April 26, 2024

UCalgary researcher learns how our brains use art to Float into Flow

In attempting to capture the brain imagery of art-making, Brittany Harker Martin aims to spotlight a powerful tool for building mental health capacity in schools
Brittany Harker Martin is reconciling art and psychology to build child mental health capacity
Brittany Harker Martin is coupling art and psychology to build child mental health. Zoltan Varadi, Werklund School of Education

“Art smashes away from the soul the dust of everyday life.” More than an elegant aphorism, Picasso’s oft quoted remark points to a fundamental truth long known to creatives, but that is now increasingly being understood as having a basis in scientific fact.

Dr. Brittany Harker Martin, PhD’12, a Werklund School of Education associate professor whose research focuses on the relationship between art, brain, and cognition, has been working to reconcile and revive two promising yet disparate strands of 20th century scholarship that independently recognized art-making as a mechanism for triggering positive mental states.

In the late 1970s, art educator and neurocognition scholar Betty Edwards coined the term R-Mode to describe the perceptual shift that occurs when artists are engaged in their practice, from a symbolic/analytic mode to a relational/visuospatial mode. At almost the same time, Mihaly Csikszentmihalyi, approaching the subject from the perspective of psychology, described a similar mental experience as Flow. According to Martin, he was “particularly intrigued by the phenomenon of visual artists who seem to work hard all day, and yet emerge feeling mentally refreshed.”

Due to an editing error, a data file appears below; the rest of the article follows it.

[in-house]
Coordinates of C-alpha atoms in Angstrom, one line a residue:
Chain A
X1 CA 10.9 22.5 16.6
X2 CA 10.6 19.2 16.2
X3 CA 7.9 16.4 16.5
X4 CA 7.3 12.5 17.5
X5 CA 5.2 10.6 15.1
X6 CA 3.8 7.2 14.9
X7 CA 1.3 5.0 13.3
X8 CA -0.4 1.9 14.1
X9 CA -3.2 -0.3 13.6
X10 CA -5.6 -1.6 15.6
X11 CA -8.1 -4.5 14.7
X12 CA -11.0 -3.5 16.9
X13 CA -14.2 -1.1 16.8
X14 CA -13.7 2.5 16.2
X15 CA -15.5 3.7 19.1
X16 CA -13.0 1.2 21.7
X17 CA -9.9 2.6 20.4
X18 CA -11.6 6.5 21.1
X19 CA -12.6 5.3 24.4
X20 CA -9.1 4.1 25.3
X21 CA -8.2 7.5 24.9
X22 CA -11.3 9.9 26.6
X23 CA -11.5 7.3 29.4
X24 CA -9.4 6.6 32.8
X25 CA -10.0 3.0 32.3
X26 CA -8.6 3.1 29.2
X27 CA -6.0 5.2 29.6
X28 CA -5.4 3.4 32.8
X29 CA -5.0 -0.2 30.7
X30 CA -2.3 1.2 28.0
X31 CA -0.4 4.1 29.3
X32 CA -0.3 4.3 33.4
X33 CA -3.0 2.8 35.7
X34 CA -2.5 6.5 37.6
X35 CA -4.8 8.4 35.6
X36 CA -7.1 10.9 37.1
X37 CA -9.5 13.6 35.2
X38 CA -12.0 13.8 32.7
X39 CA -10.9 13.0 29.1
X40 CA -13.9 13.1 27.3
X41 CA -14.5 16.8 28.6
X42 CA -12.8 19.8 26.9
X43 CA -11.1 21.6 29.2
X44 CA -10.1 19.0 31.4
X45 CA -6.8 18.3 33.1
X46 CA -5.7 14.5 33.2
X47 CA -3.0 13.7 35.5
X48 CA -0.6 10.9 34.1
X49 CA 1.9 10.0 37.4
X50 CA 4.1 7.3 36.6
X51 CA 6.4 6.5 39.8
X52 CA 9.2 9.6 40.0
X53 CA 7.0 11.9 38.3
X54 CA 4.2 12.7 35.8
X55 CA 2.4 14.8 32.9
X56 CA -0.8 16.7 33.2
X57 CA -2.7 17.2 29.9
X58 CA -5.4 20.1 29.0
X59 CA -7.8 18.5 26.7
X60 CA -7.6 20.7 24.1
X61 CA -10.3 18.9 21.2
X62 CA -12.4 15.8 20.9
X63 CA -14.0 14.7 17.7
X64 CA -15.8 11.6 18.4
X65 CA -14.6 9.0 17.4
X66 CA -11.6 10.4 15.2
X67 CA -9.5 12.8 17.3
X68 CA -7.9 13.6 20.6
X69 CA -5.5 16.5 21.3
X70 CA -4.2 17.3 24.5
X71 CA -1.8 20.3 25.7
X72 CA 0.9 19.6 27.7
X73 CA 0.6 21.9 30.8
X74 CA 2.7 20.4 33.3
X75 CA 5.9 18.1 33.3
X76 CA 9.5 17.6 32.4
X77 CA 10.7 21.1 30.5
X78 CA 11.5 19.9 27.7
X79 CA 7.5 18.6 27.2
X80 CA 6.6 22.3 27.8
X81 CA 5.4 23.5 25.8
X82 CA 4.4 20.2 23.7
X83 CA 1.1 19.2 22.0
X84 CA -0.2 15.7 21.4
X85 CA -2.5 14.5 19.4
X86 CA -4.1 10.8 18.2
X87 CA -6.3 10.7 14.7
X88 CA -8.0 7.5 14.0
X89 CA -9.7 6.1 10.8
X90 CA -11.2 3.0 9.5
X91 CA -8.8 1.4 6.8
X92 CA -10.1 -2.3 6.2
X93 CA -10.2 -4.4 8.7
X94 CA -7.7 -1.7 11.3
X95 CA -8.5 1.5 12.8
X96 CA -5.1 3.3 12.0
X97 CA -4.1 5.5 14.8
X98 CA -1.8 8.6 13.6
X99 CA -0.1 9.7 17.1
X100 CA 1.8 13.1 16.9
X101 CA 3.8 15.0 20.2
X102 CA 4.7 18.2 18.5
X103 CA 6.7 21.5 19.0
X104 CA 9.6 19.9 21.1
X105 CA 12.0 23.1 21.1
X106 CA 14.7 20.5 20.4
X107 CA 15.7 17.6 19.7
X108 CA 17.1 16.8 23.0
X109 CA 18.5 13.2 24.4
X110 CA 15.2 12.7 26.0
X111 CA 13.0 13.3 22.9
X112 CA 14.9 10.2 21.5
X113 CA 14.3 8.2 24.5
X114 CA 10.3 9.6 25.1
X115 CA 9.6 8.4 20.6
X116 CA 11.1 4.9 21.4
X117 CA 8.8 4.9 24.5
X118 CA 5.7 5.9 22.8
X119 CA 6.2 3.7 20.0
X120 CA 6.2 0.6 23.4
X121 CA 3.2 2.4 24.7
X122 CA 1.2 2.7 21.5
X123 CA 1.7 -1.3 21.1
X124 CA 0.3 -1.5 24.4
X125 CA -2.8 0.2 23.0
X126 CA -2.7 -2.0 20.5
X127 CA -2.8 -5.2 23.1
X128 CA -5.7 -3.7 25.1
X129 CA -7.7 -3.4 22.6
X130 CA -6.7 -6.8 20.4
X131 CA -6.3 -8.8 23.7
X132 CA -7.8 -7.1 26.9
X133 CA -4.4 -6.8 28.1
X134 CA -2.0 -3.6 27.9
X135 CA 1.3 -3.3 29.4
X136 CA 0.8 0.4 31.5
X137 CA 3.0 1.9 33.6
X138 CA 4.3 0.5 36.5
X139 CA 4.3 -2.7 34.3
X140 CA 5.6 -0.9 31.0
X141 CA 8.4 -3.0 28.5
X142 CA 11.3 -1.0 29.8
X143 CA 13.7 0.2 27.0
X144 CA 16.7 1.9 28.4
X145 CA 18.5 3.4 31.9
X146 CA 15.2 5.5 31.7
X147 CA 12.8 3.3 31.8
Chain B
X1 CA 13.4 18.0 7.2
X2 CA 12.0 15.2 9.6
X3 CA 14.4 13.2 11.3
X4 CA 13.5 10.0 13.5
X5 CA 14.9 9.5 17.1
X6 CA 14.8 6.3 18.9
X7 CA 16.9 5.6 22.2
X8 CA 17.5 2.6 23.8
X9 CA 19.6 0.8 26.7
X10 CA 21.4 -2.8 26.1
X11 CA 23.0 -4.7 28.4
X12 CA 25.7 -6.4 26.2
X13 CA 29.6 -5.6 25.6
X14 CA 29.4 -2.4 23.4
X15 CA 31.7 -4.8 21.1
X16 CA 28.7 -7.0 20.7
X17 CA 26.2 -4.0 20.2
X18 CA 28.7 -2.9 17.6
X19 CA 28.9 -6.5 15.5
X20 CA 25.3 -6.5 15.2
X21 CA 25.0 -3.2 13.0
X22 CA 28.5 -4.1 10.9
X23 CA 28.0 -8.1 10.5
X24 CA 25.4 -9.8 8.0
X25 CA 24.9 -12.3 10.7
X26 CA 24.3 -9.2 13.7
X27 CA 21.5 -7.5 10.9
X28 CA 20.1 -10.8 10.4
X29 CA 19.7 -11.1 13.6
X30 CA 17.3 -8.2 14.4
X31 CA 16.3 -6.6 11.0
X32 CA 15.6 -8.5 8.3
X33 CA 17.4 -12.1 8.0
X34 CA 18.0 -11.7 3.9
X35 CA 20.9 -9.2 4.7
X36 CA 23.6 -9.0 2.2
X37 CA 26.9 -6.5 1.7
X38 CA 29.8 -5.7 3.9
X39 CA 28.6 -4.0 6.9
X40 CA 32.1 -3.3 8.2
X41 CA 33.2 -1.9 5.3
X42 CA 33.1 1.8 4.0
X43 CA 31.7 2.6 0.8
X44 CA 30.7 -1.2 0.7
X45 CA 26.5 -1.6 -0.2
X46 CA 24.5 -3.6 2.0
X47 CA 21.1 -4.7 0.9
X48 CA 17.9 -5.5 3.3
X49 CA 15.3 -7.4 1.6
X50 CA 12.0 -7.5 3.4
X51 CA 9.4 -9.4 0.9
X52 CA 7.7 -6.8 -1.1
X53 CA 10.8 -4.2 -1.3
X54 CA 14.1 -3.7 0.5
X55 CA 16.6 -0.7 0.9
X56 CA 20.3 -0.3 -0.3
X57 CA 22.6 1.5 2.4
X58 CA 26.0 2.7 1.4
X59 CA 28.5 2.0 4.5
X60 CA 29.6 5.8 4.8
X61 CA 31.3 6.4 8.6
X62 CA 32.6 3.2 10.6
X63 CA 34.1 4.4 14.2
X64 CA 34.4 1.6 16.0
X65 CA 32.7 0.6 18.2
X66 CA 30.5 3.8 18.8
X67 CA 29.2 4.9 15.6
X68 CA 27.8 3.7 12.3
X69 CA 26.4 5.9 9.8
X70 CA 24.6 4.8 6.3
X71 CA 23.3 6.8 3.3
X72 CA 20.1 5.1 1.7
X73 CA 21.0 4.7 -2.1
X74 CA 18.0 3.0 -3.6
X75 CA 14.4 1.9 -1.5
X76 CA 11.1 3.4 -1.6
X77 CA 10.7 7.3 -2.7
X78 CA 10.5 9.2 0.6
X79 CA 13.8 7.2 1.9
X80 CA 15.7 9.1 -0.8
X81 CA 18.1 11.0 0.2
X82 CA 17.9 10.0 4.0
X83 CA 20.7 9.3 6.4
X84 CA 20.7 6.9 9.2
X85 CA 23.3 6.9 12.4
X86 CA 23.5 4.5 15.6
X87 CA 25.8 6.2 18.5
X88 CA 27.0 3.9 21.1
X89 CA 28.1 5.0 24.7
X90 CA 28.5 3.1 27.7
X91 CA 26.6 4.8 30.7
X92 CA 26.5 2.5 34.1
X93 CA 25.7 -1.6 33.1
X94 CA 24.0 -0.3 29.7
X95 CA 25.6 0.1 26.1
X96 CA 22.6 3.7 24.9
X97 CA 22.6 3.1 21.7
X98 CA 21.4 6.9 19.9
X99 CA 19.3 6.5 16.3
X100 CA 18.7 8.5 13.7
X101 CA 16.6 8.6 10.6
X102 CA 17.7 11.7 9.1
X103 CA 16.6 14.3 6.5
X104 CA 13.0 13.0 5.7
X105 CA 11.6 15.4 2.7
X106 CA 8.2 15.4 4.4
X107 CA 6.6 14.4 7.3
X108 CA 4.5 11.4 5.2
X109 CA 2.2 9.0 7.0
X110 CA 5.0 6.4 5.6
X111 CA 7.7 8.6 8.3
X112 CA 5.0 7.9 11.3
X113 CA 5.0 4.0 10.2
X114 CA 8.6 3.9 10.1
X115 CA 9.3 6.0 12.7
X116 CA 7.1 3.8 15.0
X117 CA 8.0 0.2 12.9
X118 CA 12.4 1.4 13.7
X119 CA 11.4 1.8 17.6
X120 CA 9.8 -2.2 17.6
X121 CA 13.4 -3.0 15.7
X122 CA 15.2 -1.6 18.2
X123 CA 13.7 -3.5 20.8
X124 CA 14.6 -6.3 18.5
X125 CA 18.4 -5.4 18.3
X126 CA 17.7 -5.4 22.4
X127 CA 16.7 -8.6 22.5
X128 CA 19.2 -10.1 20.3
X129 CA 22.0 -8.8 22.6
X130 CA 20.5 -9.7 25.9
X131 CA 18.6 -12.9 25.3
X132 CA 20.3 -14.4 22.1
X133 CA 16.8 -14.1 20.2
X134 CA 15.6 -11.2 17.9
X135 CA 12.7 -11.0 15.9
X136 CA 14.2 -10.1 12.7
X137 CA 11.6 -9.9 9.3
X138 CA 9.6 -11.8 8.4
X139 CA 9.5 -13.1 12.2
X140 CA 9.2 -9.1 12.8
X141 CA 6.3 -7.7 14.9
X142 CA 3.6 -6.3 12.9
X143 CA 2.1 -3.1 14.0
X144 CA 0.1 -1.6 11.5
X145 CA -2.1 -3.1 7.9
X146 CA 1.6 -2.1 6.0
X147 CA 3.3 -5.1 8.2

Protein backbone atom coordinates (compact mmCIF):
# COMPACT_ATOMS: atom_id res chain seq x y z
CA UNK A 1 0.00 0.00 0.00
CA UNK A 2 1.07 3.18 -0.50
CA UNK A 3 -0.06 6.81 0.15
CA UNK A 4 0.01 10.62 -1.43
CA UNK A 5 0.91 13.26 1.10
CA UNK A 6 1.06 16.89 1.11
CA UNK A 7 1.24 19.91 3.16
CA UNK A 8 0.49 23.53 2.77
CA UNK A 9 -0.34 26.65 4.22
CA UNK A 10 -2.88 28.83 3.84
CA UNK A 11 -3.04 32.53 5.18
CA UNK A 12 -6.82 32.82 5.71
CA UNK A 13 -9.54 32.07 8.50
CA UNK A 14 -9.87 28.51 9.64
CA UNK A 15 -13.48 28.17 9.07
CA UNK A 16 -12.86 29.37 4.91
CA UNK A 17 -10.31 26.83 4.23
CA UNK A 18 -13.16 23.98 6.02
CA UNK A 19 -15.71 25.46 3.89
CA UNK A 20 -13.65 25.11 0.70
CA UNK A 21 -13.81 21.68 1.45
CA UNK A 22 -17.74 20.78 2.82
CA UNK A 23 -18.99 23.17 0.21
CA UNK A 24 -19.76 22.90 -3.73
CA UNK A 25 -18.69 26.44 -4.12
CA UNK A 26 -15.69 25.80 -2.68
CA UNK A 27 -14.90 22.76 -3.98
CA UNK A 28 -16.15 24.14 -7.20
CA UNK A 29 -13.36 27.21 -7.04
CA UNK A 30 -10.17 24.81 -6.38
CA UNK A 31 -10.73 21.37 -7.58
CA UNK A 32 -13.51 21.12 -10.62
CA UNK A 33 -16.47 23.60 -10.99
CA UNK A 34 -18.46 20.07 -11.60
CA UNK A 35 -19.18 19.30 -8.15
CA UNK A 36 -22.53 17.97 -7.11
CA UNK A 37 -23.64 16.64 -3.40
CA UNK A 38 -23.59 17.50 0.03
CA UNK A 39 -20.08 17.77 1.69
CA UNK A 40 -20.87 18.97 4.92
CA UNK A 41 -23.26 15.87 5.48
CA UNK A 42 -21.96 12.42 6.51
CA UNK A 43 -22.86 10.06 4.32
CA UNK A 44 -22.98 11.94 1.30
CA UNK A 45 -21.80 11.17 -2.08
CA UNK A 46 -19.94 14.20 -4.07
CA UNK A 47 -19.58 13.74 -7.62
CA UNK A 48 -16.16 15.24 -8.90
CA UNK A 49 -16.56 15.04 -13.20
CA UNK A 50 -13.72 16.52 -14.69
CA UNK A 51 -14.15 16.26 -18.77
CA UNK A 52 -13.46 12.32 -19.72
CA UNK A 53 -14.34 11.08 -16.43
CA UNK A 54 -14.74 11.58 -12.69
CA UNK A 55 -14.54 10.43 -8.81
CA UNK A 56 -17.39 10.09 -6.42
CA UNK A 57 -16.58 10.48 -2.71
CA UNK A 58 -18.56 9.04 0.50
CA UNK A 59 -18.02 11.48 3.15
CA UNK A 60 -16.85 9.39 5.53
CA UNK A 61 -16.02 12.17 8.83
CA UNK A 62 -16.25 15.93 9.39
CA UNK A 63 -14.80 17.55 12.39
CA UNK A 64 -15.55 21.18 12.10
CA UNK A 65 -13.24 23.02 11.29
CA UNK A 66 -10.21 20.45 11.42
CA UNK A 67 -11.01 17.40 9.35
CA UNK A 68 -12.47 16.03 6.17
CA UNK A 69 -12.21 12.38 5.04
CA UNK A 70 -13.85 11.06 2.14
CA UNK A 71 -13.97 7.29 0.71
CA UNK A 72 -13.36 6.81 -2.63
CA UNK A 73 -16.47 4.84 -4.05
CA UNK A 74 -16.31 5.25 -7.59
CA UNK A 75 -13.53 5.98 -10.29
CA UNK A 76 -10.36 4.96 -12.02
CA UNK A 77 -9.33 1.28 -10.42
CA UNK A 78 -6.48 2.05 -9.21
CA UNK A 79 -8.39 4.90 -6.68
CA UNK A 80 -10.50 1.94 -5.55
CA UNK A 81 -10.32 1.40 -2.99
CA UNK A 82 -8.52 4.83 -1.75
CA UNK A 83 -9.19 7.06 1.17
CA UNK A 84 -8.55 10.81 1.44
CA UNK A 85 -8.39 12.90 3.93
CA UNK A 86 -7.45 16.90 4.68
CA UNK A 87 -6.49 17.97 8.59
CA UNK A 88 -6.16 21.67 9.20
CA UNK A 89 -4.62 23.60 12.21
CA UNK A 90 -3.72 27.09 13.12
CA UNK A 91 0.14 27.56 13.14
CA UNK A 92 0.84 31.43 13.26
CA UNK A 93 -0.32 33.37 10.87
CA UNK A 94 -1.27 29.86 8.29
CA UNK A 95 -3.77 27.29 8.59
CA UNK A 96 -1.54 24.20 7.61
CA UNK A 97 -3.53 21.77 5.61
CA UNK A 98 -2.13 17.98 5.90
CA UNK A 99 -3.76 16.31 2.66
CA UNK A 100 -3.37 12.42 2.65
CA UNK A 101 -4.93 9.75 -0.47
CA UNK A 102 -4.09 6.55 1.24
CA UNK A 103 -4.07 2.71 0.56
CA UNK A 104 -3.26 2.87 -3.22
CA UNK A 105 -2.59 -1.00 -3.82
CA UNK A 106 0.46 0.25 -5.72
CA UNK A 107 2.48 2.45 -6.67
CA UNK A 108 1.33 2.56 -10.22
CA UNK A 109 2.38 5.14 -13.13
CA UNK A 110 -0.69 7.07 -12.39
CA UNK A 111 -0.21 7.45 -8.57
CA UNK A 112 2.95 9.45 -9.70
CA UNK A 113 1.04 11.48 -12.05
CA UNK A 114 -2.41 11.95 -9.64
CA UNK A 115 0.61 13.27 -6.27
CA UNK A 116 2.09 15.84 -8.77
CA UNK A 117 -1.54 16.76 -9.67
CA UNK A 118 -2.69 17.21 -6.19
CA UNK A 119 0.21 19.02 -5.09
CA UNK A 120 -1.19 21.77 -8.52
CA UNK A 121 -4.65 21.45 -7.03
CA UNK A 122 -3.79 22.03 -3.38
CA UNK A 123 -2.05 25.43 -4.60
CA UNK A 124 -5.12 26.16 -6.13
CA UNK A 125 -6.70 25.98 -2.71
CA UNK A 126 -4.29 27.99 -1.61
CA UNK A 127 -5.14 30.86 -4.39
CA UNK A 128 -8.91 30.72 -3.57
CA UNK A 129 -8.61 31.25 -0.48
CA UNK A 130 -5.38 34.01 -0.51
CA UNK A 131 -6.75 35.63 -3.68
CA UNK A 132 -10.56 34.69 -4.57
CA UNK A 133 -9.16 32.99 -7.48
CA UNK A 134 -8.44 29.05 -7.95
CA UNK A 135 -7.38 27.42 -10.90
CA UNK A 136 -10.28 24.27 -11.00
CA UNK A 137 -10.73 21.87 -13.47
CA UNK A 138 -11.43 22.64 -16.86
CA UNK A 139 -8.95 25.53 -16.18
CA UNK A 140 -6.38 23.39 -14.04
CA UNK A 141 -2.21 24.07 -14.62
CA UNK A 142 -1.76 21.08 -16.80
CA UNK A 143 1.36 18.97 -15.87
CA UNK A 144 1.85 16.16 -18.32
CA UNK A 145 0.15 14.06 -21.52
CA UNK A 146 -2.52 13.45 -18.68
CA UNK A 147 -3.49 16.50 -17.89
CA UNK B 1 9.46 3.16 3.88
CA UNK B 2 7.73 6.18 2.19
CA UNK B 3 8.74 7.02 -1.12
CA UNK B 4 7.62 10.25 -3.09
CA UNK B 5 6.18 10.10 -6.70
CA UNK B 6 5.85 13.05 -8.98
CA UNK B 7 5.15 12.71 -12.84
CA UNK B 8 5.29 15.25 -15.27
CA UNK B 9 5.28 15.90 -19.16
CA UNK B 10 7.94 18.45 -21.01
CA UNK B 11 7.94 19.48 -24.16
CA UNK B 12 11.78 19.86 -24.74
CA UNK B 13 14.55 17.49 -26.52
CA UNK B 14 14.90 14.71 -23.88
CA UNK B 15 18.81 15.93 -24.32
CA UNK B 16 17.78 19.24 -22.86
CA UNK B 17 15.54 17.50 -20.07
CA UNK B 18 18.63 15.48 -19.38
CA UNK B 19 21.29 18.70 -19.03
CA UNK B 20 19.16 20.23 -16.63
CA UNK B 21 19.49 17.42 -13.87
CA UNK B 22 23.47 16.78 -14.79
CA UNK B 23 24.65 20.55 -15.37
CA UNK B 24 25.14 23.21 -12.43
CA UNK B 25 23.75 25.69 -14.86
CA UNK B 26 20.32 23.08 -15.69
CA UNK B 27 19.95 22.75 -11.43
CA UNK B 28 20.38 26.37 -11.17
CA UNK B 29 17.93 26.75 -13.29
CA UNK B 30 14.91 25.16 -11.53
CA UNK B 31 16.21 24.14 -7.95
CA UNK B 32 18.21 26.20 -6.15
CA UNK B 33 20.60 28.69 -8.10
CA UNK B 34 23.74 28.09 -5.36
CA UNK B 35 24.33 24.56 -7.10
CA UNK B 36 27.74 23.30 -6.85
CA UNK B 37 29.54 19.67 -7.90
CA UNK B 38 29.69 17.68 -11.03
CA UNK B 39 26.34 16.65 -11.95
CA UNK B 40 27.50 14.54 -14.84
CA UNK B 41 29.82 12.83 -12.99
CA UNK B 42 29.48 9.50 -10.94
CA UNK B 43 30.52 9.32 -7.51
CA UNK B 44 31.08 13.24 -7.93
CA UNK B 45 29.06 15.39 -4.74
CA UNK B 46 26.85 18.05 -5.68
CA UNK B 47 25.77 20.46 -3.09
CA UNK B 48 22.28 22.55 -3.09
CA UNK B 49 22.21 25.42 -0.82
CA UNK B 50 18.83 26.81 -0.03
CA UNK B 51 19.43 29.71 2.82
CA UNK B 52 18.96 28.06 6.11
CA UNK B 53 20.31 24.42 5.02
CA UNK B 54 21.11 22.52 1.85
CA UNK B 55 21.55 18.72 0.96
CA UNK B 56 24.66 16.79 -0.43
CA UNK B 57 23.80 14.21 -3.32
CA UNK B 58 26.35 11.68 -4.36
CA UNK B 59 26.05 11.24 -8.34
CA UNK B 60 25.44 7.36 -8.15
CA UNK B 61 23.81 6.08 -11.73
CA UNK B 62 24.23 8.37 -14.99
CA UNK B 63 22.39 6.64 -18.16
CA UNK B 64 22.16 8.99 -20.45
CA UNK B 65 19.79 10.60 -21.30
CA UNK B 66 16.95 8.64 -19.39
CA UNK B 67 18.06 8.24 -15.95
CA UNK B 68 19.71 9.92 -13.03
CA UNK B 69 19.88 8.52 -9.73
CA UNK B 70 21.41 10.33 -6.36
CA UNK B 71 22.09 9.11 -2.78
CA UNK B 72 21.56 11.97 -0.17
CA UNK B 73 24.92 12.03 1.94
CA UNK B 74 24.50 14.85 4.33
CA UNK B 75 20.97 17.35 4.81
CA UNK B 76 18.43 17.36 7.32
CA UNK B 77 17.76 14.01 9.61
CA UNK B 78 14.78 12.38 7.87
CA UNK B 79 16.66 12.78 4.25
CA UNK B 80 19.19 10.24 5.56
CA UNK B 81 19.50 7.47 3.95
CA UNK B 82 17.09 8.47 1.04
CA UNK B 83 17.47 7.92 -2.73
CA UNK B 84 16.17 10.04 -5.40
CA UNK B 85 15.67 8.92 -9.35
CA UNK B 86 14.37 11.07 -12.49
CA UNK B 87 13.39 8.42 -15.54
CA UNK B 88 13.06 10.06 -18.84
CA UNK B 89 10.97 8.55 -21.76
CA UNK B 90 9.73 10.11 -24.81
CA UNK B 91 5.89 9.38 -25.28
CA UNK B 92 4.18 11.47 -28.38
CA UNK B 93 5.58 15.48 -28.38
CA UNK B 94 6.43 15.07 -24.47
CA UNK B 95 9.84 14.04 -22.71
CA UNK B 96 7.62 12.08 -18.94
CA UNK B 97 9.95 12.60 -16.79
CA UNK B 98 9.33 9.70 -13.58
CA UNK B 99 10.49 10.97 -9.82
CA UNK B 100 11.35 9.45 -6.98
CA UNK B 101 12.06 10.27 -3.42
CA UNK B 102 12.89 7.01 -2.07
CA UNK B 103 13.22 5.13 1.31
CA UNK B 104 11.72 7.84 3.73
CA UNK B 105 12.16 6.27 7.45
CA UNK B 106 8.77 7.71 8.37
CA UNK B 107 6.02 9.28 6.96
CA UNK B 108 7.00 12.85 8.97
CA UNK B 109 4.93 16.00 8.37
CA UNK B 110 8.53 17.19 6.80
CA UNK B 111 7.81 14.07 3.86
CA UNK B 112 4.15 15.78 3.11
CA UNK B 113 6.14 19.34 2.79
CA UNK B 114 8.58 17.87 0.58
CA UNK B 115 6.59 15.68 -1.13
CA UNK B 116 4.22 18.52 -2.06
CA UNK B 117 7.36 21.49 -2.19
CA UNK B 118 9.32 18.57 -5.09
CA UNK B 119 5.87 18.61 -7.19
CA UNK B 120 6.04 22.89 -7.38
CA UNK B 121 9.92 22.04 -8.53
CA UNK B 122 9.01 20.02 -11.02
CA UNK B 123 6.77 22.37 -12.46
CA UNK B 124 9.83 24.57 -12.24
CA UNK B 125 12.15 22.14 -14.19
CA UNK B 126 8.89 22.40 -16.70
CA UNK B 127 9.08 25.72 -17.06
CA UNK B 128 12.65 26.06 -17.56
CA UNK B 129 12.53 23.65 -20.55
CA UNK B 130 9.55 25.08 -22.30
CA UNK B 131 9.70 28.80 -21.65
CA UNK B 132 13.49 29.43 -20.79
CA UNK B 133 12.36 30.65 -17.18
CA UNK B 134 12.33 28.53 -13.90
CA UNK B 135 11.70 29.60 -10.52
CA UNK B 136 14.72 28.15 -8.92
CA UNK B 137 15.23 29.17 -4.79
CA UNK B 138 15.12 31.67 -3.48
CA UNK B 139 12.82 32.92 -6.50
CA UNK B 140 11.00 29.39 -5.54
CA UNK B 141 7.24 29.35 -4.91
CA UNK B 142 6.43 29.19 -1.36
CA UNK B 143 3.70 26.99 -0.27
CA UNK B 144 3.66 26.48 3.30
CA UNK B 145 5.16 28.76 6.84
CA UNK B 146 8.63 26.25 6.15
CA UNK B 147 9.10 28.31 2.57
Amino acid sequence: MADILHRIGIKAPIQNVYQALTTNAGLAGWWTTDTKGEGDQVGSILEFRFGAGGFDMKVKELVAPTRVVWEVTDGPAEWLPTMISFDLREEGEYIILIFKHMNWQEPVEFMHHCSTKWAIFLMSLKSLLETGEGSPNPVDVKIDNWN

Martin notes that both researchers eventually placed their focus on other aspects of creativity, leaving “the trail cold” in terms of this art-based mental shift. Nonetheless, she has endeavored to dust off the cold case file to quantify R-Mode/Flow for the first time.­

“We also did some preliminary neuro-imaging work with the Dunn Lab and we could totally see Flow happening,” says Martin, an associate member of the Hotchkiss Brain Institute and the Mathison Centre for Mental Health Research and Education. “The images that I have show rolling brain waves going straight up into gamma spikes, which are like high energy, ‘aha-moment’ waves, and then rapidly dropping down into low theta waves. It's exactly how Flow is described as we experience this kind of ecstasy and serenity at the same time. And we can see the brainwaves doing this.

Helping children build self-regulation skills 

In her 2021 study, "Art Making Promotes Mental Health: A Solution for Schools That Time Forgot," Martin administered a series of basic art exercises for a sample group of 104 school-based mental health professionals. The participants worked in one of 85 sites across the province as part of Alberta Health Services’ Mental Health Capacity Building in Schools Initiative.